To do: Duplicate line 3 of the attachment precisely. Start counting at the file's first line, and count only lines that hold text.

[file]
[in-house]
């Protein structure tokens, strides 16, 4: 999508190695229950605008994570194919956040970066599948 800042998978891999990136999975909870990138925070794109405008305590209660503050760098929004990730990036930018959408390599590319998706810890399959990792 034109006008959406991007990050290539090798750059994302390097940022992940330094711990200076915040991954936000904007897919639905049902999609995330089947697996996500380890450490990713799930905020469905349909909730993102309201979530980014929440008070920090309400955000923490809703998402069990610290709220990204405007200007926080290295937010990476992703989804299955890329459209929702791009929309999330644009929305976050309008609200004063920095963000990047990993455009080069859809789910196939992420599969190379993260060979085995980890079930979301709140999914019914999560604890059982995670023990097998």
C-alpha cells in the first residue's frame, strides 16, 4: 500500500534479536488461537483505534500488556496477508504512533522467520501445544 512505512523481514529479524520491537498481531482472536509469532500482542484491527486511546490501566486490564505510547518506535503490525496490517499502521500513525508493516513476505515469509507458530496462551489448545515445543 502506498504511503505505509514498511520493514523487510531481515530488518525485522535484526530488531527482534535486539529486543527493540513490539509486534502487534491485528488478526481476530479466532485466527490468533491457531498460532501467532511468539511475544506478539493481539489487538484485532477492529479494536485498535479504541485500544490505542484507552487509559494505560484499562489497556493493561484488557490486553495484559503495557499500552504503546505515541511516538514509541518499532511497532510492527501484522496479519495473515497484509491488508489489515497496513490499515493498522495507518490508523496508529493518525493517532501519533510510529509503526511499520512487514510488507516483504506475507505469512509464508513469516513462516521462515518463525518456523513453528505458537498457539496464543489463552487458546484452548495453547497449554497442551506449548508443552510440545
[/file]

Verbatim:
C-alpha cells in the first residue's frame, strides 16, 4: 500500500534479536488461537483505534500488556496477508504512533522467520501445544 512505512523481514529479524520491537498481531482472536509469532500482542484491527486511546490501566486490564505510547518506535503490525496490517499502521500513525508493516513476505515469509507458530496462551489448545515445543 502506498504511503505505509514498511520493514523487510531481515530488518525485522535484526530488531527482534535486539529486543527493540513490539509486534502487534491485528488478526481476530479466532485466527490468533491457531498460532501467532511468539511475544506478539493481539489487538484485532477492529479494536485498535479504541485500544490505542484507552487509559494505560484499562489497556493493561484488557490486553495484559503495557499500552504503546505515541511516538514509541518499532511497532510492527501484522496479519495473515497484509491488508489489515497496513490499515493498522495507518490508523496508529493518525493517532501519533510510529509503526511499520512487514510488507516483504506475507505469512509464508513469516513462516521462515518463525518456523513453528505458537498457539496464543489463552487458546484452548495453547497449554497442551506449548508443552510440545